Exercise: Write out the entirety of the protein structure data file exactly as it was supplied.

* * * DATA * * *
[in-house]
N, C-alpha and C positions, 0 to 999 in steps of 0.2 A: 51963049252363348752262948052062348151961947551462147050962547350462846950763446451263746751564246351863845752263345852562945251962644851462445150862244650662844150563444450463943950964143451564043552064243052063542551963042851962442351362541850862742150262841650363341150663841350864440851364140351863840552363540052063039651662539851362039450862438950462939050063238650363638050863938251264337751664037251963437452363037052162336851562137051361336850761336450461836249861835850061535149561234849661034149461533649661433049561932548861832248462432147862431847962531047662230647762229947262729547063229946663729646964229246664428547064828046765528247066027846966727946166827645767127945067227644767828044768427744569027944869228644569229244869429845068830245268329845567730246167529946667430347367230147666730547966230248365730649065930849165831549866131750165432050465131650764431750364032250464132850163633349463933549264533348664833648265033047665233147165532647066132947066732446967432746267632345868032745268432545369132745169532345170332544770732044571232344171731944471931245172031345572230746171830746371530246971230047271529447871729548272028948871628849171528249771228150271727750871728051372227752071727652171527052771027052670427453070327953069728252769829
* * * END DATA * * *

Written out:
[in-house]
N, C-alpha and C positions, 0 to 999 in steps of 0.2 A: 51963049252363348752262948052062348151961947551462147050962547350462846950763446451263746751564246351863845752263345852562945251962644851462445150862244650662844150563444450463943950964143451564043552064243052063542551963042851962442351362541850862742150262841650363341150663841350864440851364140351863840552363540052063039651662539851362039450862438950462939050063238650363638050863938251264337751664037251963437452363037052162336851562137051361336850761336450461836249861835850061535149561234849661034149461533649661433049561932548861832248462432147862431847962531047662230647762229947262729547063229946663729646964229246664428547064828046765528247066027846966727946166827645767127945067227644767828044768427744569027944869228644569229244869429845068830245268329845567730246167529946667430347367230147666730547966230248365730649065930849165831549866131750165432050465131650764431750364032250464132850163633349463933549264533348664833648265033047665233147165532647066132947066732446967432746267632345868032745268432545369132745169532345170332544770732044571232344171731944471931245172031345572230746171830746371530246971230047271529447871729548272028948871628849171528249771228150271727750871728051372227752071727652171527052771027052670427453070327953069728252769829